Dirty Tricks in Wisconsin State Supreme Court Race?
there may have been voter fraud in the nonpartisan State Supreme Court election yesterday between incumbent David Prosser and JoAnne Kloppenburg. For some reason one of the counties in the state is destroying ballots that 'were not counted' yesterday. Apparently this is a very bizarre and egregious move. . . .
UPDATE: Apparently the AP missed some votes in its total. Note that Winnebago is a very closely divided county that was originally divided 52% for Prosser and 48% for Kloppenburg.The latest vote count in the state Supreme Court race in Winnebago County indicates incumbent David Prosser is leading Assistant Attorney General JoAnne Kloppenburg in votes.
A tally compiled by The Associated Press Wednesday and used by news organizations statewide, including the Journal Sentinel, indicated Kloppenburg was leading the race by 204 votes. Figures on Winnebago County's website are now different from those collected by the AP.
Winnebago County's numbers say Prosser received 20,701 votes to Kloppenburg's 18,887. The AP has 19,991 for Prosser to Kloppenburg's 18,421.
The new numbers would give Prosser 244 more votes, or a 40-vote lead statewide.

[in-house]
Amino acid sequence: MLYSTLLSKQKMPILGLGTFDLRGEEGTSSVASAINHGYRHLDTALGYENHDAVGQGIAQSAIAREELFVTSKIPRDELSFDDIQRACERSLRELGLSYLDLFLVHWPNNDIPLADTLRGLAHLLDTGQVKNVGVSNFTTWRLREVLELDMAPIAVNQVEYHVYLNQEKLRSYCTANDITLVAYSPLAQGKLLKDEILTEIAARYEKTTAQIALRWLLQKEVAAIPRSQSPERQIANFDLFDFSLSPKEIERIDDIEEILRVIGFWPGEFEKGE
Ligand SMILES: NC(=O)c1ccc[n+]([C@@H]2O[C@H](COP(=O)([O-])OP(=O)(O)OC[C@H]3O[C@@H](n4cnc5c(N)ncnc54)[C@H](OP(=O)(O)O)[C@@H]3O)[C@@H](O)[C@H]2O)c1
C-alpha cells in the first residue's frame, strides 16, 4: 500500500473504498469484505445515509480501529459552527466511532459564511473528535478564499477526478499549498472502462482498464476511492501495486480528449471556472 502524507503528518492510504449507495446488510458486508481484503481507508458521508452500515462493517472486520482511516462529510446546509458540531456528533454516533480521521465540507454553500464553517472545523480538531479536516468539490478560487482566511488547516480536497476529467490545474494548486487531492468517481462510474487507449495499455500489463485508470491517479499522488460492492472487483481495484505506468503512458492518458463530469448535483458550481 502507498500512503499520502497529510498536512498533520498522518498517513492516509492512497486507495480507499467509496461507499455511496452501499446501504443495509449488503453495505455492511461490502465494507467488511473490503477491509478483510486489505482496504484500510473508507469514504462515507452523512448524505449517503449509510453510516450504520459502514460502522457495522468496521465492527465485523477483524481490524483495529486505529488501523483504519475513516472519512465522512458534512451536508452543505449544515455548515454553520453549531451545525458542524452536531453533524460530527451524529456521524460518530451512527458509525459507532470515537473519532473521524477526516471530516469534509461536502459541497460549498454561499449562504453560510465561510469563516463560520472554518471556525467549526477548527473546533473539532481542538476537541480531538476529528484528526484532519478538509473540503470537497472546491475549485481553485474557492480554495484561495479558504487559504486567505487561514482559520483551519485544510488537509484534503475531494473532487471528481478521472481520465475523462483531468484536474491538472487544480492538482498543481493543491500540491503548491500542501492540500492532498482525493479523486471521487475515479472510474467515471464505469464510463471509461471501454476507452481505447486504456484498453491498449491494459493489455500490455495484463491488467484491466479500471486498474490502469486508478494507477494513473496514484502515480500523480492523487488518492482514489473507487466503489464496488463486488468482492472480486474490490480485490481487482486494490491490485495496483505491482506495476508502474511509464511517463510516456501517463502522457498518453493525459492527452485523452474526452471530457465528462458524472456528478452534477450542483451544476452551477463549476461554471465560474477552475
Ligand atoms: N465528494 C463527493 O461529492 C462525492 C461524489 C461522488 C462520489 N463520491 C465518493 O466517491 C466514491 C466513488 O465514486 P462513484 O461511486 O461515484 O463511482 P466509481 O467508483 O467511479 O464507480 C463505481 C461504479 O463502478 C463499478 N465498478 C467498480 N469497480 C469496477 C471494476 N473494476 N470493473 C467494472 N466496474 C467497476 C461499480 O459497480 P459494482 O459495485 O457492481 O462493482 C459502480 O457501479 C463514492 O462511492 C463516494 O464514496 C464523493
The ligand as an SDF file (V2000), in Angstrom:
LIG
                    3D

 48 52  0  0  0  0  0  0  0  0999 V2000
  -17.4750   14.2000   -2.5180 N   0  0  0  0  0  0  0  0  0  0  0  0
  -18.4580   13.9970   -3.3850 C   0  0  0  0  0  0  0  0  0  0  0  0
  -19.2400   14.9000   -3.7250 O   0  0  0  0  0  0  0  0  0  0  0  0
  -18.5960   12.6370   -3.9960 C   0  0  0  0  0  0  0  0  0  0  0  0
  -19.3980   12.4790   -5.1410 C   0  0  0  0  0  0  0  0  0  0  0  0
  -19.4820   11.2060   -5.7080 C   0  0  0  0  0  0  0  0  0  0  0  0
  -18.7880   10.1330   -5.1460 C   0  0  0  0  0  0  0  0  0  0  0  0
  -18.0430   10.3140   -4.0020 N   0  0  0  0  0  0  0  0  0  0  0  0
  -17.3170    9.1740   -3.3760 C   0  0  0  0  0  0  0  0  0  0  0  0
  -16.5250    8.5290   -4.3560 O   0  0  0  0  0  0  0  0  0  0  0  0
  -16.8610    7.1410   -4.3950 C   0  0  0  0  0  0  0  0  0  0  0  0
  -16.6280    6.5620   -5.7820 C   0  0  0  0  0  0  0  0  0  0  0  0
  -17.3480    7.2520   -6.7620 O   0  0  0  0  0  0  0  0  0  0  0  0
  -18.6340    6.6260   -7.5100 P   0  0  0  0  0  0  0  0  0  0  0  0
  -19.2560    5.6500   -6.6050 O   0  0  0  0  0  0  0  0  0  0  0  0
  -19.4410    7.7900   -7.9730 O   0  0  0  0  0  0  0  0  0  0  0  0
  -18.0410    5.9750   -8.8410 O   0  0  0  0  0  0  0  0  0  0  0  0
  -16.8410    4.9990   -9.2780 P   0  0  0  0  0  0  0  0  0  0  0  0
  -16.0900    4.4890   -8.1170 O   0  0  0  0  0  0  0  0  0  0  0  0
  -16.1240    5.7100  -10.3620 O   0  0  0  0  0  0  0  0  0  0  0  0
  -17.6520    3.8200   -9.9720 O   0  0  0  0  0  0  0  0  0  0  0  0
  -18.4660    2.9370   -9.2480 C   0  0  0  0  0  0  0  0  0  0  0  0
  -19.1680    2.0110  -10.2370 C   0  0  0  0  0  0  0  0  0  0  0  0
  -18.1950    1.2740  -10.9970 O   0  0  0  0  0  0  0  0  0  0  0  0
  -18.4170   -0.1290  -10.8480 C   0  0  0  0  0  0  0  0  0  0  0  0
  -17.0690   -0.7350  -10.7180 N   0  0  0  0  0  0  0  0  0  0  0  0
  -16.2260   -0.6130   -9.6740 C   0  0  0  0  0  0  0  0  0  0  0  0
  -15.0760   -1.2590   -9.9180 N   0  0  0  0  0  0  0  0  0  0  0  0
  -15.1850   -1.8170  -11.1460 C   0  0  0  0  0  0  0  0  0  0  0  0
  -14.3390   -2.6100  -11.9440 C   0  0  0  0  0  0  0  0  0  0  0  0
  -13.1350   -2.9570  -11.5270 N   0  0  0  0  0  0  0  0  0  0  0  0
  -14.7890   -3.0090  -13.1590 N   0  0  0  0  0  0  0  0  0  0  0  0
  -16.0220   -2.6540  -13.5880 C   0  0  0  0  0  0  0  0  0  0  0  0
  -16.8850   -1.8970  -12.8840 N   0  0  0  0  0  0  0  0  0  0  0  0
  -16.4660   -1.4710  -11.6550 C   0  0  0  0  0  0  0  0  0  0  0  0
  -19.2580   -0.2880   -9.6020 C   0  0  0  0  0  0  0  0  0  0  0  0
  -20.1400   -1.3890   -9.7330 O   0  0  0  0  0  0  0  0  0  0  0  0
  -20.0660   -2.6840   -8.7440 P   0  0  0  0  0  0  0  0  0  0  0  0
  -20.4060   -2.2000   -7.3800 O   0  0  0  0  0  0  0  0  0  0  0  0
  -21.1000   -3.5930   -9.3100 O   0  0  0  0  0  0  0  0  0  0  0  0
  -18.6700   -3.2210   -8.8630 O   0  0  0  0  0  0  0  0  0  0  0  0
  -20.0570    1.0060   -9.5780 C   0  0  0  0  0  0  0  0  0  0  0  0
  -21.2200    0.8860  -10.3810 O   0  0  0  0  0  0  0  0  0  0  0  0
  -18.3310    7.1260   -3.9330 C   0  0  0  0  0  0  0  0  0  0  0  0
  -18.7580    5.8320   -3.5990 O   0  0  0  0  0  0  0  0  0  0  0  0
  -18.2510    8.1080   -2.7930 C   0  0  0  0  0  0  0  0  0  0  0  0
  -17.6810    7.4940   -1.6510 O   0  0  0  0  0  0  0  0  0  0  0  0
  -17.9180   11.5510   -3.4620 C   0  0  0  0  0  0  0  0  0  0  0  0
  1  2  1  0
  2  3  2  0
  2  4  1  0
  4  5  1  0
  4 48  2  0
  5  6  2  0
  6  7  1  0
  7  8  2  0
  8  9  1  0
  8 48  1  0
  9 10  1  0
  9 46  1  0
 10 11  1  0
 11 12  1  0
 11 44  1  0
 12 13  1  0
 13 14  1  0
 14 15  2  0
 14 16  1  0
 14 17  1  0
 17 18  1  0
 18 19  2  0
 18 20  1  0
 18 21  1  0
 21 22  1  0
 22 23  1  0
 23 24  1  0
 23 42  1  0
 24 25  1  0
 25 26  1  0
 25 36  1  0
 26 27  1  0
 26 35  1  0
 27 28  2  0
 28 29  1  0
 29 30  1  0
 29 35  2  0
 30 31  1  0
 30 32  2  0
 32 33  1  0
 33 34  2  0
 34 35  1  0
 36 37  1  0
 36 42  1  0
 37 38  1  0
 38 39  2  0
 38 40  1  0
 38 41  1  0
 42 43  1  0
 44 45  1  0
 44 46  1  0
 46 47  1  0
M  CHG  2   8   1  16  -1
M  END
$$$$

An editor at the AP said the news service became aware of the discrepancy in the past hour. The AP last checked figures with Winnebago County at 10:14 a.m. Wednesday, according to the AP. The county adjusted its figures at 2:27 p.m. . . .
John Fund at the WSJ has this:
That backing is based on real evidence. In 2004, John Kerry won Wisconsin over George W. Bush by 11,380 votes out of 2.5 million cast. After allegations of fraud surfaced, the Milwaukee police department's Special Investigative Unit conducted a probe. Its February 2008 report found that from 4,600 to 5,300 more votes were counted in Milwaukee than the number of voters recorded as having cast ballots. Absentee ballots were cast by people living elsewhere; ineligible felons not only voted but worked at the polls; transient college students cast improper votes; and homeless voters possibly voted more than once.
Much of the problem resulted from Wisconsin's same-day voter law, which allows anyone to show up at the polls, register and then cast a ballot. ID requirements are minimal. The report found that in 2004 a total of 1,305 "same day" voters were invalid. . . .